Baby Theft and Baby Shame

Bren Kelly
11 min readSep 22

Korean Ethnic Shame versus White American Racial Shame

That Love You Feel is Shamed.
That Love You Feel is Shamed [text by author, picture by AI, shame by humanity]

There’s no difference. What, did you think I was gonna say there’s a difference? Well, there probably are some differences between Korean and white American baby shame. But it’s not so big and only skin deep. So, let’s explore the incredible similarities between the shame systems of interracial babies in these two countries, especially during the overlapping in of the 1950s with the Korean War where the two countries “interact.”

First of all, the American system involves not only shame, but laws that prevented the adoption of biracial children for decades in most of the 15 neoslavery Jim Crow states — perhaps some outside it, though I haven’t studied those states. But in those states, it is one of the key fulltime segregationist tools of white supremacy. If a baby was born biracially to a black mother, the white father (and perhaps his white wife) could not adopt it. It was the law. Also, the white father of a daughter could make sure the black baby is not black, putting intense pressure on the daughter to “remain pure” and carry on the white race.

There is a system of deep shaming involved underneath the surface here. The surface of a very criminalizing law. A law that makes love between races criminal by making the product of love, fortifying the laws already in existence against interracial marriage. These deepening shame systems internalize in the mass white populace the control sought by the powerful white men in those states looking to maintain power — the owners of sugar and cotton farms for example, along almost all conservative MAGA Democrats in the post-Civil Reconstruction era up to 1960.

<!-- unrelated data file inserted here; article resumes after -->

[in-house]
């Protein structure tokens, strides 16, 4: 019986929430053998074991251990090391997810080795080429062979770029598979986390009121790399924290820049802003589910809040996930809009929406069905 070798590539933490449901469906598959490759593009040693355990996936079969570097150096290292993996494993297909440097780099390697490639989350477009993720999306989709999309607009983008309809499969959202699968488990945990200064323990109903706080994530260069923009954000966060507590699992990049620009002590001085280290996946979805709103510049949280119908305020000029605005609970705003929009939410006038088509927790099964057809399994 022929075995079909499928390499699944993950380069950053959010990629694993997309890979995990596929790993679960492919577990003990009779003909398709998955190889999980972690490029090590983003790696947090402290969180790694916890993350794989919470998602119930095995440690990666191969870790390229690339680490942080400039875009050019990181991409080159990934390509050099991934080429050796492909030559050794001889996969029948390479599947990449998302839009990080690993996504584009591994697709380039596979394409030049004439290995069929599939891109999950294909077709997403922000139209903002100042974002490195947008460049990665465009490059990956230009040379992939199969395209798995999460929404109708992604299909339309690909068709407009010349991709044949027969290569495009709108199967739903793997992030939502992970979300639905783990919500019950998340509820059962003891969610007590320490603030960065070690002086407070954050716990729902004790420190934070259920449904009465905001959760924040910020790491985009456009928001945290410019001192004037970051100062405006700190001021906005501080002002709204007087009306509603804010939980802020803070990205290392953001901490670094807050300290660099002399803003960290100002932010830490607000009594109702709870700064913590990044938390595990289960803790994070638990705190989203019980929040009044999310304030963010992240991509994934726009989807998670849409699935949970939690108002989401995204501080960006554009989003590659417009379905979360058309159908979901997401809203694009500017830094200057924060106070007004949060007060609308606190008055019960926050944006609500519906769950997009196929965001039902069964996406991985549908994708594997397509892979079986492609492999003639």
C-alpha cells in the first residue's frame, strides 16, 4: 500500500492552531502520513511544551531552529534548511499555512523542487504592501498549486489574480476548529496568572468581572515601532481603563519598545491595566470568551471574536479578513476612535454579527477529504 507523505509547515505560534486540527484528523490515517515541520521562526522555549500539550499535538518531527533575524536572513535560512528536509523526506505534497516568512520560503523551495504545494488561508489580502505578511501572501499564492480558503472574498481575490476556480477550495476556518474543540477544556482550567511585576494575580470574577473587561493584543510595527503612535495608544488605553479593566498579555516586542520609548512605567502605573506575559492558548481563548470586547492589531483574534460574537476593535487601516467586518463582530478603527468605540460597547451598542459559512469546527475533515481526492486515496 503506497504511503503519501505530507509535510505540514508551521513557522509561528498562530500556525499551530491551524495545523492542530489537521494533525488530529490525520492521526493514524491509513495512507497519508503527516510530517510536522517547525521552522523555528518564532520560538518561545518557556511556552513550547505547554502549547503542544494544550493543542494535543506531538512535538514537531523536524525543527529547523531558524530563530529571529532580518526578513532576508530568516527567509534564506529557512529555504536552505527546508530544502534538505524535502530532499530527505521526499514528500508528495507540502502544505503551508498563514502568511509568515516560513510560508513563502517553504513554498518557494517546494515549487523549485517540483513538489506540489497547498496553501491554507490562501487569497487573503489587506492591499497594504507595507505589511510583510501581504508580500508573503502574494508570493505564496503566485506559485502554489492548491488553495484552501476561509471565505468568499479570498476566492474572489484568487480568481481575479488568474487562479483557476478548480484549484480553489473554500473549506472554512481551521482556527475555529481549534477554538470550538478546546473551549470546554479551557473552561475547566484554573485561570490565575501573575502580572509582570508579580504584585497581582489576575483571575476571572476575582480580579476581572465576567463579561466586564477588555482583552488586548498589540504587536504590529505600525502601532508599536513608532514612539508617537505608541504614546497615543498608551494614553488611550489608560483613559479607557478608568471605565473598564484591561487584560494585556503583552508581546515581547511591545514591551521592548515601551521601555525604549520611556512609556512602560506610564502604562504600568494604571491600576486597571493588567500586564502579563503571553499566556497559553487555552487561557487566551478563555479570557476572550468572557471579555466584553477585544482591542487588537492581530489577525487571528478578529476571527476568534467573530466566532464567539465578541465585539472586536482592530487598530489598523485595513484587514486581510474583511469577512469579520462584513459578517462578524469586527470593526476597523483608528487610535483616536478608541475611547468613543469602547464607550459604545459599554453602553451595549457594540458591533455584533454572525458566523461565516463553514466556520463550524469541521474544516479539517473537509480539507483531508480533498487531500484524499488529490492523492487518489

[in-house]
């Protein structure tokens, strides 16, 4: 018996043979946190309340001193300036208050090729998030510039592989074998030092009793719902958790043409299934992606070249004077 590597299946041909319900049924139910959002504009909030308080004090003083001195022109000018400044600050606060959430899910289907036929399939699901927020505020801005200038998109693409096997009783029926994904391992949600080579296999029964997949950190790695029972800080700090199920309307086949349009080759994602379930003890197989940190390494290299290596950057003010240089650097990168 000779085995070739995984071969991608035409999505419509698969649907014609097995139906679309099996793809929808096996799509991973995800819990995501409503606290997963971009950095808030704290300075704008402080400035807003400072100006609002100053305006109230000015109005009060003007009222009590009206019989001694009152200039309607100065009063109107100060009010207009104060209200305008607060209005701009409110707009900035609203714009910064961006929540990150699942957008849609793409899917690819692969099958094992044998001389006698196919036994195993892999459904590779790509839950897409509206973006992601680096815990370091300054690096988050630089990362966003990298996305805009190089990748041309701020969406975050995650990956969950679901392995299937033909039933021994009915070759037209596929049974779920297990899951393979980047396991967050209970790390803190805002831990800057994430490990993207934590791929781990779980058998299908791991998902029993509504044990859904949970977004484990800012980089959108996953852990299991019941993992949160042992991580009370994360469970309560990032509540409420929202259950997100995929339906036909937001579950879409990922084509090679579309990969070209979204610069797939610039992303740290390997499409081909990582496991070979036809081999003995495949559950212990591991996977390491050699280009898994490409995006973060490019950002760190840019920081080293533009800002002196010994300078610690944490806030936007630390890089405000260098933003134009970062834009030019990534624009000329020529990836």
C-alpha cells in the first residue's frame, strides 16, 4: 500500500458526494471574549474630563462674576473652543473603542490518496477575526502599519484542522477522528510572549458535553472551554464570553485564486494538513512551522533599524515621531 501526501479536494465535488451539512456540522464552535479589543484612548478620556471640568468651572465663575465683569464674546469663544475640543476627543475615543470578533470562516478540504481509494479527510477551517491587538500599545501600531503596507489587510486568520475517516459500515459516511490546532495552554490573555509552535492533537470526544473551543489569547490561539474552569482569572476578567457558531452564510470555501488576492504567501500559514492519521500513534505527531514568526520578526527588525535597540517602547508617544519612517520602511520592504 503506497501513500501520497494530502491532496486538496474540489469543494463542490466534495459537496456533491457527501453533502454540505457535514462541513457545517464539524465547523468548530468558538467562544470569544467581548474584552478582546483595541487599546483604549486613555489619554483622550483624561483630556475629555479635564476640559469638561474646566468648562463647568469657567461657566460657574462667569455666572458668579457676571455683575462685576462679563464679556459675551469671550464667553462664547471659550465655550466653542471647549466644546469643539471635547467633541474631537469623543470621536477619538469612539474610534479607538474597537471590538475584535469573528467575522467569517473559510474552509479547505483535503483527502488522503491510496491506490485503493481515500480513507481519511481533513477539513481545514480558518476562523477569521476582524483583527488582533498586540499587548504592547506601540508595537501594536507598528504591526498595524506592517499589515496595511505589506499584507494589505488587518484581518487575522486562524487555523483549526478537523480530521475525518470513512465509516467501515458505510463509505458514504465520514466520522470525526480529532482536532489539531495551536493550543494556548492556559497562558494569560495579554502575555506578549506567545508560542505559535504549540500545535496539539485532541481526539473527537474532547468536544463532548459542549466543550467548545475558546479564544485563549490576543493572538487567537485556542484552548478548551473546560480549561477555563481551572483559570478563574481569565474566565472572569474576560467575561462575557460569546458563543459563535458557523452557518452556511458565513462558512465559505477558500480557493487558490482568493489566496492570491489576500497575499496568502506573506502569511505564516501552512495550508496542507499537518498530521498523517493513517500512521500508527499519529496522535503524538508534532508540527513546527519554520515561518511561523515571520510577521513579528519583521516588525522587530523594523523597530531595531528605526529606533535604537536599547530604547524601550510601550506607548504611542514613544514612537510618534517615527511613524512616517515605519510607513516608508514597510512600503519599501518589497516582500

That internalization is not overtly seen like whippings, lynchings, the daily slurs and acts of violence, but it is equally effective in reinforcing the desire to maintain white race, purity and supremacy and political power as it lives as a controlling of desire deep inside the white brain day — and night. Segregation is about not just black American repression but about reinforcing in white minds the attaching of negative connotations of mentally perceived differences underlying even the most routine encounters on a continual basis.

Here’s one of the laws: In 1952, Missouri supermajority (or single majority) legislature passed…

Bren Kelly

Engaged in new Ideas and old Inequalities, dismantling the system in systemic, born on the 50th Anniversary of Women's Lib Day, still seeking injustices.